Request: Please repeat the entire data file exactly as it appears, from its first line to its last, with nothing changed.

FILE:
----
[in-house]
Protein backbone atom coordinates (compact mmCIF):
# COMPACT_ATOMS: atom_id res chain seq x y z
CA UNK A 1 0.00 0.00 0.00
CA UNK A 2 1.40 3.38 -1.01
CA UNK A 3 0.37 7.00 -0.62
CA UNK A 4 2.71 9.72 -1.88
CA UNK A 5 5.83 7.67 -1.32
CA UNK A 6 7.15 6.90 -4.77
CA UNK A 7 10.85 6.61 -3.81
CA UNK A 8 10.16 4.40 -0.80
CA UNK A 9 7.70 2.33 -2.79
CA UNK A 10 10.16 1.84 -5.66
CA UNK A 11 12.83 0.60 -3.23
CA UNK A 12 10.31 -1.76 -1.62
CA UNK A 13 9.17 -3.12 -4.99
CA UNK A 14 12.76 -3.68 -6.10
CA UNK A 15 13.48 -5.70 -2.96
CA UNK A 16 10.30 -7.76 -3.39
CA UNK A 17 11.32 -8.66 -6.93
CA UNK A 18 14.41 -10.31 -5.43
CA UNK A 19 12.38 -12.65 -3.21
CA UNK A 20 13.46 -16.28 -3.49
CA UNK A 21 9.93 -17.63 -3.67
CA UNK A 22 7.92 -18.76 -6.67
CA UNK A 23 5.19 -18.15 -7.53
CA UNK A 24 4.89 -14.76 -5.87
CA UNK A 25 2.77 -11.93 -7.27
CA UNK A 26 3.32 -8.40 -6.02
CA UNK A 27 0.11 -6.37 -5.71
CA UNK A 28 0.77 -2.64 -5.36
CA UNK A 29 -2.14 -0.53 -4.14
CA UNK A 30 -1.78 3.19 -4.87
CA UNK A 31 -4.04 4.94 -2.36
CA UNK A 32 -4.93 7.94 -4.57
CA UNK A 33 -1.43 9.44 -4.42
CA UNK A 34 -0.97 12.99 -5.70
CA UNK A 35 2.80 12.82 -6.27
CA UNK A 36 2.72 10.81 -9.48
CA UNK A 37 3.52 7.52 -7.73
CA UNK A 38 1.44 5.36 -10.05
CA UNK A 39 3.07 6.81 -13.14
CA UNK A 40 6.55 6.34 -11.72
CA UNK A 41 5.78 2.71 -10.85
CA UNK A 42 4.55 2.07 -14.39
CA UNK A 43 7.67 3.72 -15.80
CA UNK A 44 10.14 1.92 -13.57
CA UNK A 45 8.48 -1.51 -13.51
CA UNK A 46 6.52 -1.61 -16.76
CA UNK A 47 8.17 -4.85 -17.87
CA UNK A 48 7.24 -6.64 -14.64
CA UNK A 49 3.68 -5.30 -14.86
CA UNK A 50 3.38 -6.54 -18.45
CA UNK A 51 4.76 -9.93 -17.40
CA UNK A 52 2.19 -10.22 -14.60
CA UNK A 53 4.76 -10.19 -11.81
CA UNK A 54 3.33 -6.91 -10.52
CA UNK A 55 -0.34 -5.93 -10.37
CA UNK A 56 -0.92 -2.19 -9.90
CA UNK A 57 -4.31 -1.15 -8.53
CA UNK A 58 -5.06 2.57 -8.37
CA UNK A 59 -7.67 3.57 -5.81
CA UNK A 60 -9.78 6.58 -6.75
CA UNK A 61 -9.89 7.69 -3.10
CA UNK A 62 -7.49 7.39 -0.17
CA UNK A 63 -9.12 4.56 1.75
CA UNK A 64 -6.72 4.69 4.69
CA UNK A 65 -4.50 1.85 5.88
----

[in-house]
Protein backbone atom coordinates (compact mmCIF):
# COMPACT_ATOMS: atom_id res chain seq x y z
CA UNK A 1 0.00 0.00 0.00
CA UNK A 2 1.40 3.38 -1.01
CA UNK A 3 0.37 7.00 -0.62
CA UNK A 4 2.71 9.72 -1.88
CA UNK A 5 5.83 7.67 -1.32
CA UNK A 6 7.15 6.90 -4.77
CA UNK A 7 10.85 6.61 -3.81
CA UNK A 8 10.16 4.40 -0.80
CA UNK A 9 7.70 2.33 -2.79
CA UNK A 10 10.16 1.84 -5.66
CA UNK A 11 12.83 0.60 -3.23
CA UNK A 12 10.31 -1.76 -1.62
CA UNK A 13 9.17 -3.12 -4.99
CA UNK A 14 12.76 -3.68 -6.10
CA UNK A 15 13.48 -5.70 -2.96
CA UNK A 16 10.30 -7.76 -3.39
CA UNK A 17 11.32 -8.66 -6.93
CA UNK A 18 14.41 -10.31 -5.43
CA UNK A 19 12.38 -12.65 -3.21
CA UNK A 20 13.46 -16.28 -3.49
CA UNK A 21 9.93 -17.63 -3.67
CA UNK A 22 7.92 -18.76 -6.67
CA UNK A 23 5.19 -18.15 -7.53
CA UNK A 24 4.89 -14.76 -5.87
CA UNK A 25 2.77 -11.93 -7.27
CA UNK A 26 3.32 -8.40 -6.02
CA UNK A 27 0.11 -6.37 -5.71
CA UNK A 28 0.77 -2.64 -5.36
CA UNK A 29 -2.14 -0.53 -4.14
CA UNK A 30 -1.78 3.19 -4.87
CA UNK A 31 -4.04 4.94 -2.36
CA UNK A 32 -4.93 7.94 -4.57
CA UNK A 33 -1.43 9.44 -4.42
CA UNK A 34 -0.97 12.99 -5.70
CA UNK A 35 2.80 12.82 -6.27
CA UNK A 36 2.72 10.81 -9.48
CA UNK A 37 3.52 7.52 -7.73
CA UNK A 38 1.44 5.36 -10.05
CA UNK A 39 3.07 6.81 -13.14
CA UNK A 40 6.55 6.34 -11.72
CA UNK A 41 5.78 2.71 -10.85
CA UNK A 42 4.55 2.07 -14.39
CA UNK A 43 7.67 3.72 -15.80
CA UNK A 44 10.14 1.92 -13.57
CA UNK A 45 8.48 -1.51 -13.51
CA UNK A 46 6.52 -1.61 -16.76
CA UNK A 47 8.17 -4.85 -17.87
CA UNK A 48 7.24 -6.64 -14.64
CA UNK A 49 3.68 -5.30 -14.86
CA UNK A 50 3.38 -6.54 -18.45
CA UNK A 51 4.76 -9.93 -17.40
CA UNK A 52 2.19 -10.22 -14.60
CA UNK A 53 4.76 -10.19 -11.81
CA UNK A 54 3.33 -6.91 -10.52
CA UNK A 55 -0.34 -5.93 -10.37
CA UNK A 56 -0.92 -2.19 -9.90
CA UNK A 57 -4.31 -1.15 -8.53
CA UNK A 58 -5.06 2.57 -8.37
CA UNK A 59 -7.67 3.57 -5.81
CA UNK A 60 -9.78 6.58 -6.75
CA UNK A 61 -9.89 7.69 -3.10
CA UNK A 62 -7.49 7.39 -0.17
CA UNK A 63 -9.12 4.56 1.75
CA UNK A 64 -6.72 4.69 4.69
CA UNK A 65 -4.50 1.85 5.88